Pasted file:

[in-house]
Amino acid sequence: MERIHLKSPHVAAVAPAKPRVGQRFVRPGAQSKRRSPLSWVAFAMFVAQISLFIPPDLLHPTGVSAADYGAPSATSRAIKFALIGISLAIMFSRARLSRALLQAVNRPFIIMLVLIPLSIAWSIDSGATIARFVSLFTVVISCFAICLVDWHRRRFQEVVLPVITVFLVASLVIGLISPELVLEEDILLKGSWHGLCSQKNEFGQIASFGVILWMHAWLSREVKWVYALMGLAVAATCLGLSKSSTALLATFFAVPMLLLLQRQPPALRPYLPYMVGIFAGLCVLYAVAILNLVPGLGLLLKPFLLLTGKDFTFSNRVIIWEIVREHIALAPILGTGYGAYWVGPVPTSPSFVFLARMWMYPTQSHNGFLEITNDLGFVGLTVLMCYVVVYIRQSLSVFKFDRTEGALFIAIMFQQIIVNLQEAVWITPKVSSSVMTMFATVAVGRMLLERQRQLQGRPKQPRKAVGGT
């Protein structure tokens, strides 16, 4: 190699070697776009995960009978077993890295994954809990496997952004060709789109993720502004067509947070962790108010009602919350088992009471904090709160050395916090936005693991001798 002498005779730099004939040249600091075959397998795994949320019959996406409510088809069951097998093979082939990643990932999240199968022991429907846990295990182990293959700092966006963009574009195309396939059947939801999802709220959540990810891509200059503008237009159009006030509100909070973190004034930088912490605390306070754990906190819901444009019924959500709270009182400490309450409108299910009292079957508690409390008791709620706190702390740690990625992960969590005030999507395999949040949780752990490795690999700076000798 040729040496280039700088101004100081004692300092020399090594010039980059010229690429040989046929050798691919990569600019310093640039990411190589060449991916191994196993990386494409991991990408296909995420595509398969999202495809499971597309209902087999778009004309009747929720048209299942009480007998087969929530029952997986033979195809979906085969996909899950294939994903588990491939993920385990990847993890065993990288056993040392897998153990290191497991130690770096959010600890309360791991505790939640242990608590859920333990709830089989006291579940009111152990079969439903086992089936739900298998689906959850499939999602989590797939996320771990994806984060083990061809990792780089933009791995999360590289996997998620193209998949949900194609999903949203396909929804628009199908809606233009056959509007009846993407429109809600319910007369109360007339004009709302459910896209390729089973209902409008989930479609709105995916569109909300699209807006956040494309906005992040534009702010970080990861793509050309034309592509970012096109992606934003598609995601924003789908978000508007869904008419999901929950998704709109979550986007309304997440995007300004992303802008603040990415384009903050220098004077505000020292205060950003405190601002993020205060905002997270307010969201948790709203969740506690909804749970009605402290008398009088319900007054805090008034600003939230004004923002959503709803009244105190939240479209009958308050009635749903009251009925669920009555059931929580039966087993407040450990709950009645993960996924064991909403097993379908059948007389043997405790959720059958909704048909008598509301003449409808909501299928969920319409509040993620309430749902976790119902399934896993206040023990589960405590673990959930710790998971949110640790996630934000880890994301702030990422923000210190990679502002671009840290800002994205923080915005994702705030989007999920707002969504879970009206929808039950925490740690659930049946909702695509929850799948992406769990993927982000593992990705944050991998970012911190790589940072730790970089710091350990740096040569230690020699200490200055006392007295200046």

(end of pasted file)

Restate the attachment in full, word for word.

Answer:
[in-house]
Amino acid sequence: MERIHLKSPHVAAVAPAKPRVGQRFVRPGAQSKRRSPLSWVAFAMFVAQISLFIPPDLLHPTGVSAADYGAPSATSRAIKFALIGISLAIMFSRARLSRALLQAVNRPFIIMLVLIPLSIAWSIDSGATIARFVSLFTVVISCFAICLVDWHRRRFQEVVLPVITVFLVASLVIGLISPELVLEEDILLKGSWHGLCSQKNEFGQIASFGVILWMHAWLSREVKWVYALMGLAVAATCLGLSKSSTALLATFFAVPMLLLLQRQPPALRPYLPYMVGIFAGLCVLYAVAILNLVPGLGLLLKPFLLLTGKDFTFSNRVIIWEIVREHIALAPILGTGYGAYWVGPVPTSPSFVFLARMWMYPTQSHNGFLEITNDLGFVGLTVLMCYVVVYIRQSLSVFKFDRTEGALFIAIMFQQIIVNLQEAVWITPKVSSSVMTMFATVAVGRMLLERQRQLQGRPKQPRKAVGGT
């Protein structure tokens, strides 16, 4: 190699070697776009995960009978077993890295994954809990496997952004060709789109993720502004067509947070962790108010009602919350088992009471904090709160050395916090936005693991001798 002498005779730099004939040249600091075959397998795994949320019959996406409510088809069951097998093979082939990643990932999240199968022991429907846990295990182990293959700092966006963009574009195309396939059947939801999802709220959540990810891509200059503008237009159009006030509100909070973190004034930088912490605390306070754990906190819901444009019924959500709270009182400490309450409108299910009292079957508690409390008791709620706190702390740690990625992960969590005030999507395999949040949780752990490795690999700076000798 040729040496280039700088101004100081004692300092020399090594010039980059010229690429040989046929050798691919990569600019310093640039990411190589060449991916191994196993990386494409991991990408296909995420595509398969999202495809499971597309209902087999778009004309009747929720048209299942009480007998087969929530029952997986033979195809979906085969996909899950294939994903588990491939993920385990990847993890065993990288056993040392897998153990290191497991130690770096959010600890309360791991505790939640242990608590859920333990709830089989006291579940009111152990079969439903086992089936739900298998689906959850499939999602989590797939996320771990994806984060083990061809990792780089933009791995999360590289996997998620193209998949949900194609999903949203396909929804628009199908809606233009056959509007009846993407429109809600319910007369109360007339004009709302459910896209390729089973209902409008989930479609709105995916569109909300699209807006956040494309906005992040534009702010970080990861793509050309034309592509970012096109992606934003598609995601924003789908978000508007869904008419999901929950998704709109979550986007309304997440995007300004992303802008603040990415384009903050220098004077505000020292205060950003405190601002993020205060905002997270307010969201948790709203969740506690909804749970009605402290008398009088319900007054805090008034600003939230004004923002959503709803009244105190939240479209009958308050009635749903009251009925669920009555059931929580039966087993407040450990709950009645993960996924064991909403097993379908059948007389043997405790959720059958909704048909008598509301003449409808909501299928969920319409509040993620309430749902976790119902399934896993206040023990589960405590673990959930710790998971949110640790996630934000880890994301702030990422923000210190990679502002671009840290800002994205923080915005994702705030989007999920707002969504879970009206929808039950925490740690659930049946909702695509929850799948992406769990993927982000593992990705944050991998970012911190790589940072730790970089710091350990740096040569230690020699200490200055006392007295200046």